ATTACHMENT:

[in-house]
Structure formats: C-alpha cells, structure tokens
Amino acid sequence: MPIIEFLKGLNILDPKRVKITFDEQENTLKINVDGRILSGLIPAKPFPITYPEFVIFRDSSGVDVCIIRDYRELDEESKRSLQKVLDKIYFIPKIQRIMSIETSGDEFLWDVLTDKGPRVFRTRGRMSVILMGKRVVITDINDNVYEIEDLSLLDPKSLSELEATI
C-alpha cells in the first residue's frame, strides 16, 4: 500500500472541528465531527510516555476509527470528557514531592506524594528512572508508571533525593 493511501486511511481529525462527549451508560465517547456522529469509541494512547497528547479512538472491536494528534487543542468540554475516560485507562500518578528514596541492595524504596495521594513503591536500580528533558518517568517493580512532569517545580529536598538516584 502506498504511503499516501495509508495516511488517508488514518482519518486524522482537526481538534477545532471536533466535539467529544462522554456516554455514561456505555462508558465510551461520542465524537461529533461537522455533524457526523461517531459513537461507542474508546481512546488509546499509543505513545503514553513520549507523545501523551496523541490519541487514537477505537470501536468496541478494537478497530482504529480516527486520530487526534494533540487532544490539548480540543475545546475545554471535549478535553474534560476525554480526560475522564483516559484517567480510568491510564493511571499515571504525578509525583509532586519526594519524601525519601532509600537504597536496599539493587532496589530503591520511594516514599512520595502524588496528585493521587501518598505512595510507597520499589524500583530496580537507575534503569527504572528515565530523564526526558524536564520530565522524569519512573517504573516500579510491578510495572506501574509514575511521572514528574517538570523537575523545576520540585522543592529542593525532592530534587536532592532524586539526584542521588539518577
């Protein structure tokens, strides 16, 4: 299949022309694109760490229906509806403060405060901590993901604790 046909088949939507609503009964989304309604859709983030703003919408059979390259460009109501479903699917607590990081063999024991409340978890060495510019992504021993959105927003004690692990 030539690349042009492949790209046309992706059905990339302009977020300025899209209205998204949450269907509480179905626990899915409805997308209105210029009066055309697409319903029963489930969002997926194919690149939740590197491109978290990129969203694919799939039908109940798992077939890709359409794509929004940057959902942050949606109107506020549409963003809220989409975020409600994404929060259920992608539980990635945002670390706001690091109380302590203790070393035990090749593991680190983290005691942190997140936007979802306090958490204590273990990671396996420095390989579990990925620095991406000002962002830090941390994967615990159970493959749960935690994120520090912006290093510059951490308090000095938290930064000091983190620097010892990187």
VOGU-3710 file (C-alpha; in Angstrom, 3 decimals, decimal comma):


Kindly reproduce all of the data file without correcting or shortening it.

[in-house]
Structure formats: C-alpha cells, structure tokens
Amino acid sequence: MPIIEFLKGLNILDPKRVKITFDEQENTLKINVDGRILSGLIPAKPFPITYPEFVIFRDSSGVDVCIIRDYRELDEESKRSLQKVLDKIYFIPKIQRIMSIETSGDEFLWDVLTDKGPRVFRTRGRMSVILMGKRVVITDINDNVYEIEDLSLLDPKSLSELEATI
C-alpha cells in the first residue's frame, strides 16, 4: 500500500472541528465531527510516555476509527470528557514531592506524594528512572508508571533525593 493511501486511511481529525462527549451508560465517547456522529469509541494512547497528547479512538472491536494528534487543542468540554475516560485507562500518578528514596541492595524504596495521594513503591536500580528533558518517568517493580512532569517545580529536598538516584 502506498504511503499516501495509508495516511488517508488514518482519518486524522482537526481538534477545532471536533466535539467529544462522554456516554455514561456505555462508558465510551461520542465524537461529533461537522455533524457526523461517531459513537461507542474508546481512546488509546499509543505513545503514553513520549507523545501523551496523541490519541487514537477505537470501536468496541478494537478497530482504529480516527486520530487526534494533540487532544490539548480540543475545546475545554471535549478535553474534560476525554480526560475522564483516559484517567480510568491510564493511571499515571504525578509525583509532586519526594519524601525519601532509600537504597536496599539493587532496589530503591520511594516514599512520595502524588496528585493521587501518598505512595510507597520499589524500583530496580537507575534503569527504572528515565530523564526526558524536564520530565522524569519512573517504573516500579510491578510495572506501574509514575511521572514528574517538570523537575523545576520540585522543592529542593525532592530534587536532592532524586539526584542521588539518577
């Protein structure tokens, strides 16, 4: 299949022309694109760490229906509806403060405060901590993901604790 046909088949939507609503009964989304309604859709983030703003919408059979390259460009109501479903699917607590990081063999024991409340978890060495510019992504021993959105927003004690692990 030539690349042009492949790209046309992706059905990339302009977020300025899209209205998204949450269907509480179905626990899915409805997308209105210029009066055309697409319903029963489930969002997926194919690149939740590197491109978290990129969203694919799939039908109940798992077939890709359409794509929004940057959902942050949606109107506020549409963003809220989409975020409600994404929060259920992608539980990635945002670390706001690091109380302590203790070393035990090749593991680190983290005691942190997140936007979802306090958490204590273990990671396996420095390989579990990925620095991406000002962002830090941390994967615990159970493959749960935690994120520090912006290093510059951490308090000095938290930064000091983190620097010892990187």
VOGU-3710 file (C-alpha; in Angstrom, 3 decimals, decimal comma):